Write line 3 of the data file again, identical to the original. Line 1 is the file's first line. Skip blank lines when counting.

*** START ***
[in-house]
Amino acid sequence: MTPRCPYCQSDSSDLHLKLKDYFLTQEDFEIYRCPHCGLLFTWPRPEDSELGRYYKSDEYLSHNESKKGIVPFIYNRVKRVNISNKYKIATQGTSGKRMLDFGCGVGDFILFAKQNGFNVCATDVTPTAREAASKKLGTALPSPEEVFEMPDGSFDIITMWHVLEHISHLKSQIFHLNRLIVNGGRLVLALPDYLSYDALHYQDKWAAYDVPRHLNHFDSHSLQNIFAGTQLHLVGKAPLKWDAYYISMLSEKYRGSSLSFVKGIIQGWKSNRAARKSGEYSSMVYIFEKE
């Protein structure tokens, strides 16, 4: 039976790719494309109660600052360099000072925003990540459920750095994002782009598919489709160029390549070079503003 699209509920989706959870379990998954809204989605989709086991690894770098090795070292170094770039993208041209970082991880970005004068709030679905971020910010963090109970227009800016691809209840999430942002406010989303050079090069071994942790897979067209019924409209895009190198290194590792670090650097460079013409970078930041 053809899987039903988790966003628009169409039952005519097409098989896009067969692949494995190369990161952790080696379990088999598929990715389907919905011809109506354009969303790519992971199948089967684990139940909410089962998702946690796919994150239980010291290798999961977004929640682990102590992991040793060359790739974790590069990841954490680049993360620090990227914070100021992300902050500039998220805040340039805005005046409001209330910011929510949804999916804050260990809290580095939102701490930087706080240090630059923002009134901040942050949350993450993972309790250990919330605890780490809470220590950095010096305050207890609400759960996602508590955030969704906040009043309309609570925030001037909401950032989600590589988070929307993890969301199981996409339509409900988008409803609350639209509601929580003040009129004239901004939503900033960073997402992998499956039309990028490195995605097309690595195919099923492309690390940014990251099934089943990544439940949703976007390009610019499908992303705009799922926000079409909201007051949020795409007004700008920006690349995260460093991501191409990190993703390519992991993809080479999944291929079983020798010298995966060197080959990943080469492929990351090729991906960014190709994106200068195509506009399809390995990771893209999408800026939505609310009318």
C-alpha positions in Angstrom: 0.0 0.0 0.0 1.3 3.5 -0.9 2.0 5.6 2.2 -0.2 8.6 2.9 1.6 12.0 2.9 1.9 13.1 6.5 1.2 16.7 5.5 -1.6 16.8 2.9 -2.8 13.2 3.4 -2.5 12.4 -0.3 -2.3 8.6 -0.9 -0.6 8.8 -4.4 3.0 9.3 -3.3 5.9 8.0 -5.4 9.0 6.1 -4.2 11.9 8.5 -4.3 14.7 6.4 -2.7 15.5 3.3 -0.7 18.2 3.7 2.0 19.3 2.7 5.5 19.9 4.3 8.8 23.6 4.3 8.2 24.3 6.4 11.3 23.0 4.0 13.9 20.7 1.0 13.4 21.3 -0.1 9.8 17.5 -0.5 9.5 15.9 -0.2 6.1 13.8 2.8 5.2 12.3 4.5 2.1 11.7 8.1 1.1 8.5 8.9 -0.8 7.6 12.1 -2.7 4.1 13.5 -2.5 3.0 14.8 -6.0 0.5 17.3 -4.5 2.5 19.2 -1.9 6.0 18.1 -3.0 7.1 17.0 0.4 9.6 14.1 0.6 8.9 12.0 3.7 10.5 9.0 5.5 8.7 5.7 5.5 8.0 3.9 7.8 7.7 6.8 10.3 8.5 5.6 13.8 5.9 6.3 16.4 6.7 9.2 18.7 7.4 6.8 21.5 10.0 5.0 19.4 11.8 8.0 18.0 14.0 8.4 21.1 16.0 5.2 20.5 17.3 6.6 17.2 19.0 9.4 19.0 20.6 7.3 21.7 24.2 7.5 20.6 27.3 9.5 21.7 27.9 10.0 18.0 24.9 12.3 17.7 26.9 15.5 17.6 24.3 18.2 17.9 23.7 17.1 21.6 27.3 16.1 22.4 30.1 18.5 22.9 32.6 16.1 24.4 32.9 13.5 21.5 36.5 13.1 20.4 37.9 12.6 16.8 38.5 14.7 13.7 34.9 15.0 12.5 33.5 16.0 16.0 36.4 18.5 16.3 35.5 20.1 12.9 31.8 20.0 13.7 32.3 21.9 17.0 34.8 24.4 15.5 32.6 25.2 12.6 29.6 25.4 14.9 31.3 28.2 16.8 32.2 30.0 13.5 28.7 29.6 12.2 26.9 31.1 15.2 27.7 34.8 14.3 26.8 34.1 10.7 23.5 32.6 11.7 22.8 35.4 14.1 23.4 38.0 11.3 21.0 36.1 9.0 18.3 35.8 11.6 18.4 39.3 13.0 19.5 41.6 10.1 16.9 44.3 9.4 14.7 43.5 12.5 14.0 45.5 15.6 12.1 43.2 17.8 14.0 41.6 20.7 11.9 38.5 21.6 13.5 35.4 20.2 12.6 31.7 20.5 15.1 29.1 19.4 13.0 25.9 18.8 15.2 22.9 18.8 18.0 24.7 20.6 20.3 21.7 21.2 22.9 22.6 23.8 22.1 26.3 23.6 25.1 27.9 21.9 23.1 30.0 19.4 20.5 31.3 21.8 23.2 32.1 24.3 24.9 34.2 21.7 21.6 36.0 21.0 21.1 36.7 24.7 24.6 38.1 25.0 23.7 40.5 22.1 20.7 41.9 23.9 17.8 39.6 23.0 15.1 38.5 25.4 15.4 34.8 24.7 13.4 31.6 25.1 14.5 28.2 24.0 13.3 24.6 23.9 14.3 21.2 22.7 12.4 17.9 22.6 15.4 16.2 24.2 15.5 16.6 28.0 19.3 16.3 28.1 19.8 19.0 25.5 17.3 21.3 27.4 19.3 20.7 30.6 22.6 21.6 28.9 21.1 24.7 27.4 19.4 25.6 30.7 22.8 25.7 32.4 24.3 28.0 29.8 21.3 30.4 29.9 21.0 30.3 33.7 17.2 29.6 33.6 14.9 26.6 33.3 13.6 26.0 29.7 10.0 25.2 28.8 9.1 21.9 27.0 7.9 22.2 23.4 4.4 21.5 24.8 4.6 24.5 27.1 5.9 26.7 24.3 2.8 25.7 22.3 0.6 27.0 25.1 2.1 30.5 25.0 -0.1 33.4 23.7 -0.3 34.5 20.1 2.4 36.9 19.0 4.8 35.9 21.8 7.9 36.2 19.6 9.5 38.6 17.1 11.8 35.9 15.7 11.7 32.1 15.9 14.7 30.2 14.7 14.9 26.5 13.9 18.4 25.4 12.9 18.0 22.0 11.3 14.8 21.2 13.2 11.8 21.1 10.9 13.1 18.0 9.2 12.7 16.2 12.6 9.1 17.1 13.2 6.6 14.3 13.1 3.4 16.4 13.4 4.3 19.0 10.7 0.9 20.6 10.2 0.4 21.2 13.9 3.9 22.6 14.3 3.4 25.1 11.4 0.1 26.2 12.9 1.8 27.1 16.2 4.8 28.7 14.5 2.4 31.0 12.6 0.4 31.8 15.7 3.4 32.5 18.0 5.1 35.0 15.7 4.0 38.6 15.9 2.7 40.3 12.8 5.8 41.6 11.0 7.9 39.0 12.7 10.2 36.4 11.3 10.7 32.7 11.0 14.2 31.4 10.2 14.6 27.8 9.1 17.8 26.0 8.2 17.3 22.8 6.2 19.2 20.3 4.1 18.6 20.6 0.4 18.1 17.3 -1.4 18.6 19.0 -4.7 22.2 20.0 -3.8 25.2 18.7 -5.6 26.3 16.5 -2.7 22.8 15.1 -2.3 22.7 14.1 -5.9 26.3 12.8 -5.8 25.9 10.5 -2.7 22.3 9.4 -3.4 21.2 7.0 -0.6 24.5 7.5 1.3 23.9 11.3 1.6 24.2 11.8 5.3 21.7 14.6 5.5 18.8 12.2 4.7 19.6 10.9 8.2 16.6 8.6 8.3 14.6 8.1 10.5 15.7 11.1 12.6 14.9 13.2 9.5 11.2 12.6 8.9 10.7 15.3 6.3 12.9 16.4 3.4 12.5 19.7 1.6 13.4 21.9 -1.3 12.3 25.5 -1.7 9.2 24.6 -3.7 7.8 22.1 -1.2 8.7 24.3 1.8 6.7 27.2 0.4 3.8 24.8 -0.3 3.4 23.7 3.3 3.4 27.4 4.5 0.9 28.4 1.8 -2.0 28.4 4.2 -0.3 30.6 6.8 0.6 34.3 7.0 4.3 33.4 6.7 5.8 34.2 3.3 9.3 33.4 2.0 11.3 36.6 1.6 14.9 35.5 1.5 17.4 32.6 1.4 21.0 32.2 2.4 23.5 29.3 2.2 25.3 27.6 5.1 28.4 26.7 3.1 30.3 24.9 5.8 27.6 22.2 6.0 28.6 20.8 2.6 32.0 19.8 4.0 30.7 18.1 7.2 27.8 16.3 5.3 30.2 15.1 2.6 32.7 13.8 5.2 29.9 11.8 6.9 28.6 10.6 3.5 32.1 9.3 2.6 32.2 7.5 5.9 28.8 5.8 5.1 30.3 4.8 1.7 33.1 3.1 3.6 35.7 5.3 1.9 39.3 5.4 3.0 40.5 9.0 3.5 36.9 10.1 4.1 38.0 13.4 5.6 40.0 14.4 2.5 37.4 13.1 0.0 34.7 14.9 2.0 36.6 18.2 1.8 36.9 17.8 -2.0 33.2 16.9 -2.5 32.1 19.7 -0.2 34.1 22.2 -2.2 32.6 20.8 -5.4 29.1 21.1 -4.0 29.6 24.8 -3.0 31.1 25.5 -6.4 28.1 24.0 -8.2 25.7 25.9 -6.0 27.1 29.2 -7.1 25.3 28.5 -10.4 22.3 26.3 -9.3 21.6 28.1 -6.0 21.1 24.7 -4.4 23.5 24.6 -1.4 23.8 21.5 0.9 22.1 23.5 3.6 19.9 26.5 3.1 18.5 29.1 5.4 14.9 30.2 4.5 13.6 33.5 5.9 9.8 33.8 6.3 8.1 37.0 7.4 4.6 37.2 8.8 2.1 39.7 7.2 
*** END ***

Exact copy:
């Protein structure tokens, strides 16, 4: 039976790719494309109660600052360099000072925003990540459920750095994002782009598919489709160029390549070079503003 699209509920989706959870379990998954809204989605989709086991690894770098090795070292170094770039993208041209970082991880970005004068709030679905971020910010963090109970227009800016691809209840999430942002406010989303050079090069071994942790897979067209019924409209895009190198290194590792670090650097460079013409970078930041 053809899987039903988790966003628009169409039952005519097409098989896009067969692949494995190369990161952790080696379990088999598929990715389907919905011809109506354009969303790519992971199948089967684990139940909410089962998702946690796919994150239980010291290798999961977004929640682990102590992991040793060359790739974790590069990841954490680049993360620090990227914070100021992300902050500039998220805040340039805005005046409001209330910011929510949804999916804050260990809290580095939102701490930087706080240090630059923002009134901040942050949350993450993972309790250990919330605890780490809470220590950095010096305050207890609400759960996602508590955030969704906040009043309309609570925030001037909401950032989600590589988070929307993890969301199981996409339509409900988008409803609350639209509601929580003040009129004239901004939503900033960073997402992998499956039309990028490195995605097309690595195919099923492309690390940014990251099934089943990544439940949703976007390009610019499908992303705009799922926000079409909201007051949020795409007004700008920006690349995260460093991501191409990190993703390519992991993809080479999944291929079983020798010298995966060197080959990943080469492929990351090729991906960014190709994106200068195509506009399809390995990771893209999408800026939505609310009318």